I have a final unconditional lien waiver from my vendor but my subcontractor on the same project has defaulted payment am I (the GC) or the property covered from a lien from this unpaid vendor? Is there additional precautions I can take so this doesn’t escalate? The vendor is after us to go after them for payment or they threaten to go to the property owner and Marriott. Can they do that?

Answered 2 weeks ago

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Alex Benarroche

Legal Associate Levelset

Good question. Lien waivers can tend to be more complicated than they should be. That's because the type of waiver and the timing of the exchange is crucial. Since Indiana is one of the states that don't regulate the content of lien waiver forms, the answer may ultimately depend on the language of the waiver itself.

Generally speaking, an unconditional lien waiver is just that, unconditional. If the final, unconditional lien waiver was properly executed, the party relinquishes any right to file a mechanics lien on the property. The act of signing an unconditional waiver acknowledges that payment has been received, and takes effect immediately. But, as mentioned above, the text of the waiver itself is important. If the waiver states that it will only take effect upon receipt of payment, the waiver may (a) not be unconditional and (b) the party may still have the ability to file a lien. In any case, without lien rights, the claimant may be limited to actions against the party with whom they contracted with, such as breach of contract or unjust enrichment.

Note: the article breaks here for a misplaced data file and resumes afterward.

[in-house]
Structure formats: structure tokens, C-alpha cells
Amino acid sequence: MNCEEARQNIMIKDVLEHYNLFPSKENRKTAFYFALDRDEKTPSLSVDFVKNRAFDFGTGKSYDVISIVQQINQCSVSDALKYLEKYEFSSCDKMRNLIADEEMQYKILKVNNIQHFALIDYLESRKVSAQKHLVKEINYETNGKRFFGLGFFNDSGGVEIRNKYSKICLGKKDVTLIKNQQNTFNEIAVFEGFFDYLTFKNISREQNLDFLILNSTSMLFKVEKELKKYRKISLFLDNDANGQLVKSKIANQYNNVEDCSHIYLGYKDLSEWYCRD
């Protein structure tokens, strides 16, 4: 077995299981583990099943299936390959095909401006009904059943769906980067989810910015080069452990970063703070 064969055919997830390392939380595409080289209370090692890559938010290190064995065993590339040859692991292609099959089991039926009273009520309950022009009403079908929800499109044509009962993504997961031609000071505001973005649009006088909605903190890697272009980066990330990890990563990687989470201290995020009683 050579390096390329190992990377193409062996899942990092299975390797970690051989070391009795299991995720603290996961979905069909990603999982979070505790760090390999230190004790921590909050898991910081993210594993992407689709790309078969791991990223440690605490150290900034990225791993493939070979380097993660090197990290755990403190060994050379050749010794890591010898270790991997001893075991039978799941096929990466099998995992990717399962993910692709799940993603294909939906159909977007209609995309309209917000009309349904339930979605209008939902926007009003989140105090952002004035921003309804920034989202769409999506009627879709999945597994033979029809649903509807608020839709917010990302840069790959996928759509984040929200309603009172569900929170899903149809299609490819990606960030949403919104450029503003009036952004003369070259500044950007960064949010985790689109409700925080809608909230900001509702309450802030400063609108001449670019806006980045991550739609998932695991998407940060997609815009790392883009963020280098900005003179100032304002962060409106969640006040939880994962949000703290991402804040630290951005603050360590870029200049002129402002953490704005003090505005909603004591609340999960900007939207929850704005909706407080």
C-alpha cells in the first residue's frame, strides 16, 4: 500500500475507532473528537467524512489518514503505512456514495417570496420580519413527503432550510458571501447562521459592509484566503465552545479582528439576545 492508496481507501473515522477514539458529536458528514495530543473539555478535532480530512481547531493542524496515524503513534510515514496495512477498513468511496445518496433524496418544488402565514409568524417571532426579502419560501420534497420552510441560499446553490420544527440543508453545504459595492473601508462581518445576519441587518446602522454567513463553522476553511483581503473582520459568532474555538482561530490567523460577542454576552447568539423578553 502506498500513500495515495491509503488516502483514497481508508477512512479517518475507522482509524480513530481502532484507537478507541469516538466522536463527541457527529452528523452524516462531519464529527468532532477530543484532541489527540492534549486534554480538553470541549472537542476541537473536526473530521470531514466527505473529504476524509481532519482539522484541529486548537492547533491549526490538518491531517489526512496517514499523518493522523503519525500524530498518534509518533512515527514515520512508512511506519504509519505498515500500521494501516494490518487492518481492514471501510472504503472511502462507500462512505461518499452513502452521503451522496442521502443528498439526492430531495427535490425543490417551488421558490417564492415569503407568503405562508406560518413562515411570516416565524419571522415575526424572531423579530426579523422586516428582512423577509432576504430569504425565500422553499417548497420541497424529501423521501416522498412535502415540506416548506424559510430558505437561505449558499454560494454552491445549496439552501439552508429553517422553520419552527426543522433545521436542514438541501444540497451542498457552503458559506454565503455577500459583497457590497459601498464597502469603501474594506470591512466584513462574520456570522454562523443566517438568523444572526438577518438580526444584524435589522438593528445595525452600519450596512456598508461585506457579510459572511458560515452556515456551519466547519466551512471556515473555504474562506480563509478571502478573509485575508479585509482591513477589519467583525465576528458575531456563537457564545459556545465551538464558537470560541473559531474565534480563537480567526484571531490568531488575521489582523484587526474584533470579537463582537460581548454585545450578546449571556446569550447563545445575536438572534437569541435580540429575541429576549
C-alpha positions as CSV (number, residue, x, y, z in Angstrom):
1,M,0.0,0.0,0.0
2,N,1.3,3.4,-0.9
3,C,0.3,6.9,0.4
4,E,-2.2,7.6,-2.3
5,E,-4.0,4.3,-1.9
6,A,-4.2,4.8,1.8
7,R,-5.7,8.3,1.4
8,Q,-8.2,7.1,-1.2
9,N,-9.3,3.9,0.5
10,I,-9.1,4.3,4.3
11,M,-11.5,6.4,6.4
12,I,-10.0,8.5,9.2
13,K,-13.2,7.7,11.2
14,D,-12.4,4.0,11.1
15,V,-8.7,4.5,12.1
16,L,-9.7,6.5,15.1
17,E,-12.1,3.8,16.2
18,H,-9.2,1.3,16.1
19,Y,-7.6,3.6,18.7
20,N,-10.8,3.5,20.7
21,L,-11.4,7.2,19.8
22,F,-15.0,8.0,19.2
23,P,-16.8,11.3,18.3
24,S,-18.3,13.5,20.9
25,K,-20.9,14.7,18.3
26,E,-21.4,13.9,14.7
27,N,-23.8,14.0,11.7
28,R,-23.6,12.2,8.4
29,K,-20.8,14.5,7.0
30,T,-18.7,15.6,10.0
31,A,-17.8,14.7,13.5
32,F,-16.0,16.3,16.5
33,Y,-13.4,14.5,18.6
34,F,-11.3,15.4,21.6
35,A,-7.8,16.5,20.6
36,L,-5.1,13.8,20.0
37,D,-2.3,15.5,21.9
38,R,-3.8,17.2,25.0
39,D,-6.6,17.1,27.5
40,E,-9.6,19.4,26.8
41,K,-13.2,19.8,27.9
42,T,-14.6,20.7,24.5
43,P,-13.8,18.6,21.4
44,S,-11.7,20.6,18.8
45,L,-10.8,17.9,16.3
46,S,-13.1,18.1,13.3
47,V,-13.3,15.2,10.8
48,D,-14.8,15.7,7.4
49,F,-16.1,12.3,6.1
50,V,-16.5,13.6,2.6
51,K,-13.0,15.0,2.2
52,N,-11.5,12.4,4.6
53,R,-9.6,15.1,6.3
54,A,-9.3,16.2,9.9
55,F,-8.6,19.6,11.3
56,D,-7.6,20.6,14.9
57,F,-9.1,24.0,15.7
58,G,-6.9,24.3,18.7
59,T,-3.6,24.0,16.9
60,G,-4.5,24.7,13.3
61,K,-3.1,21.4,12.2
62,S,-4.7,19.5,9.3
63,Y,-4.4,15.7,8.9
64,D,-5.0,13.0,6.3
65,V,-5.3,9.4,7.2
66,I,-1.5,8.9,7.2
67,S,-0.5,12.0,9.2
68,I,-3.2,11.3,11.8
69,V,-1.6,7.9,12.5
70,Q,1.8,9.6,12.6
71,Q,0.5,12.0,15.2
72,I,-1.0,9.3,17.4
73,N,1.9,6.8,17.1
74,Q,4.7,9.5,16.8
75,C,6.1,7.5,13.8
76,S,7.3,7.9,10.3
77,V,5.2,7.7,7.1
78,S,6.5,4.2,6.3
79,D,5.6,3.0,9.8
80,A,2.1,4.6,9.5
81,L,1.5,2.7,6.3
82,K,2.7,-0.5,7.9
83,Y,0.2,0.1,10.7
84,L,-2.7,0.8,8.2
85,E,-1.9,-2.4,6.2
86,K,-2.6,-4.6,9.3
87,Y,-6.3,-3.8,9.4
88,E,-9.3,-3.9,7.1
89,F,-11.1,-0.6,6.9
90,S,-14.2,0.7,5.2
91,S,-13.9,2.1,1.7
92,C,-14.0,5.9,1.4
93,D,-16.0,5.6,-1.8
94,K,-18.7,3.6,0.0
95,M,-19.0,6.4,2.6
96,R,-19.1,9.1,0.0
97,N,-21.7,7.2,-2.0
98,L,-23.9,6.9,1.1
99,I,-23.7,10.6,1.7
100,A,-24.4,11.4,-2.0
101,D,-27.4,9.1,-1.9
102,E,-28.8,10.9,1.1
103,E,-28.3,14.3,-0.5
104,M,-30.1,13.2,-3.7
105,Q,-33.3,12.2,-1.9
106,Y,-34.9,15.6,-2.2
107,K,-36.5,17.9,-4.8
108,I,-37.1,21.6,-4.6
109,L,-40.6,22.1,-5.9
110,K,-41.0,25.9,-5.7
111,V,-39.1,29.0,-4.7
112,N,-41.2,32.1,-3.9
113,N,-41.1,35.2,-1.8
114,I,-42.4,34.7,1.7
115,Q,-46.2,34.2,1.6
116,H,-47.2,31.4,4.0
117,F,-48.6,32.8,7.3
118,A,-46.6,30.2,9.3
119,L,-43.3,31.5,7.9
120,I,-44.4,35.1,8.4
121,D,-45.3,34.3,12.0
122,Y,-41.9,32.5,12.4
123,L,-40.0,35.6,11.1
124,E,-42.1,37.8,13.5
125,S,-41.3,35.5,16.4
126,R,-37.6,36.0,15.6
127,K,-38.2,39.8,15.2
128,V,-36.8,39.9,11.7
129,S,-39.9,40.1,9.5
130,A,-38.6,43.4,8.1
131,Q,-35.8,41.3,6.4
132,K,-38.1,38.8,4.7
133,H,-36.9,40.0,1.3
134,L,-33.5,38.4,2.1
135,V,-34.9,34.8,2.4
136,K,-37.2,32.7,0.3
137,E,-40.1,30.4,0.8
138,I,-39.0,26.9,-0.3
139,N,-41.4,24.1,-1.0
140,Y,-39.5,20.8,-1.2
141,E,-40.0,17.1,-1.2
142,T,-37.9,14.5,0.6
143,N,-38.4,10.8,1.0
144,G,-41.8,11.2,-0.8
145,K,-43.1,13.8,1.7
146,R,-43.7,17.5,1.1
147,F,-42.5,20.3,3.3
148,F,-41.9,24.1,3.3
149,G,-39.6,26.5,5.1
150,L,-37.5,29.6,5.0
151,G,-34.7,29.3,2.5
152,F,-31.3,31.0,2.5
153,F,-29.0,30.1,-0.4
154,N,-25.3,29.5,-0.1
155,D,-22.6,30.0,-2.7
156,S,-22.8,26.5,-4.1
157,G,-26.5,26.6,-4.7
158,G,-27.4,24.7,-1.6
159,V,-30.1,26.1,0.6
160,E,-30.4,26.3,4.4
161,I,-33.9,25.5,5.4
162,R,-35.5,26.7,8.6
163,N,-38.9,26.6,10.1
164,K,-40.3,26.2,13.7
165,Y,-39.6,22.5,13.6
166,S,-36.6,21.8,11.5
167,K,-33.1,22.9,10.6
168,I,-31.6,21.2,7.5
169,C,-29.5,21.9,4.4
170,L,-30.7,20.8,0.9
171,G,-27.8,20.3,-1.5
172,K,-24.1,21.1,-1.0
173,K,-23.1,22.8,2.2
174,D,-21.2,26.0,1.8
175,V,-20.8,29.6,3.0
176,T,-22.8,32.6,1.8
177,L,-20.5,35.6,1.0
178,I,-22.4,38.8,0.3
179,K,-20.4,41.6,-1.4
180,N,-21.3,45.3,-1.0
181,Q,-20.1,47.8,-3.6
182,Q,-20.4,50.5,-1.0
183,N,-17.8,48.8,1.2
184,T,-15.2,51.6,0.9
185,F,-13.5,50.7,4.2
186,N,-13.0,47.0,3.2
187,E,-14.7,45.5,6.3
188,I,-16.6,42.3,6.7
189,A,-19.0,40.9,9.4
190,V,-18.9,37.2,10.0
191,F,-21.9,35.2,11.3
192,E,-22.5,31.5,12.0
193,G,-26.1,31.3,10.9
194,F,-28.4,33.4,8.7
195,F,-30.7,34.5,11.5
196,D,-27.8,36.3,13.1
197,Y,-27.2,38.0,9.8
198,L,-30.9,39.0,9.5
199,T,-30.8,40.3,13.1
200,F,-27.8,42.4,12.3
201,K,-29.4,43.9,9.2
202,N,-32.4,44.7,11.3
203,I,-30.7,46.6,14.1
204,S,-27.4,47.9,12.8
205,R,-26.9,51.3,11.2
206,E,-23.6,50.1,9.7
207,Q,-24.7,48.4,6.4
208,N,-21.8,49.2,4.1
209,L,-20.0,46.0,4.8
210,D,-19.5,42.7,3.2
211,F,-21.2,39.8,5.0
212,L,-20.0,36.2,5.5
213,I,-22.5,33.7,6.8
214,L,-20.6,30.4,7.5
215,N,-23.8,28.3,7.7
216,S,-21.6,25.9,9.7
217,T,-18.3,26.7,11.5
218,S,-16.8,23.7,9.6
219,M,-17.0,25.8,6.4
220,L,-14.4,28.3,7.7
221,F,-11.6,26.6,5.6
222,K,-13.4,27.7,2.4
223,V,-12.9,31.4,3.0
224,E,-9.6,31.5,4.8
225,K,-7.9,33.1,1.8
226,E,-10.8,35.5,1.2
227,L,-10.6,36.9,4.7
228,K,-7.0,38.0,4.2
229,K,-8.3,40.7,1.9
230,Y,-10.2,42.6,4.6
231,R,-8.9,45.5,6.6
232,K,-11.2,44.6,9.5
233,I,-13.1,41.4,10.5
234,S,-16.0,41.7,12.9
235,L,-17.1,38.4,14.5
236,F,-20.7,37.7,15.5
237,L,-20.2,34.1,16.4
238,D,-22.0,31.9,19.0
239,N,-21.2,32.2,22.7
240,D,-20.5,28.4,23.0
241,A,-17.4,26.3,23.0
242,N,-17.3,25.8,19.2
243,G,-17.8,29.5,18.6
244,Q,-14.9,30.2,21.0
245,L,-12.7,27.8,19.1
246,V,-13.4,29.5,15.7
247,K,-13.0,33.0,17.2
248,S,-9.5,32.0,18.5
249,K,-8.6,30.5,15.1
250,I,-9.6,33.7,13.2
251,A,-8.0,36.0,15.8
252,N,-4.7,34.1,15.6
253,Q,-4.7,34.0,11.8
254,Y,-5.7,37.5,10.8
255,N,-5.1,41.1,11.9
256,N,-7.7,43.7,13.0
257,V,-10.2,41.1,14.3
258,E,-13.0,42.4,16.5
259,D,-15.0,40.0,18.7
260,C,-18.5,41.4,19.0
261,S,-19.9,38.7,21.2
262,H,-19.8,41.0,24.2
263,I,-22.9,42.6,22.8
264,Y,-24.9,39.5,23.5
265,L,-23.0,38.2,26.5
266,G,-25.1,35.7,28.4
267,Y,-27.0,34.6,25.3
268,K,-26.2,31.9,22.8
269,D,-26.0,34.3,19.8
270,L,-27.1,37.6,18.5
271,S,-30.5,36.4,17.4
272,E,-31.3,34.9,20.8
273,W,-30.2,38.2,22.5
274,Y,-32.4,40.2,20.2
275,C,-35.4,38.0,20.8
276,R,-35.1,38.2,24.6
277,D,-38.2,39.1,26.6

However, many construction contracts state that the party keep the property "clear of liens or other encumbrances" and may require that the party (the developer, GC, or even subcontractors) defend the lien claim. If such a provision exists and a lien is eventually filed, they may find themselves in breach of contract. In that case, if the dispute can't be resolved, one option is to bond off the lien claim. This clears the property of the lien by substituting the bond for the property itself. This can keep the party in compliance with their contract, keep the project moving, and buy more time to pursue any contractor who failed to pass on payment. This doesn't cancel out the lien, but it allows the property to be clear while the issue is resolved.

If you have any additional concerns feel free to post another question here, or you can check out some of these resources: (1) The Ultimate Guide to Lien Waivers, (2) Indiana Lien Waiver Overview and FAQs, and (3) A Primer on Bonding Off a Mechanics Lien.

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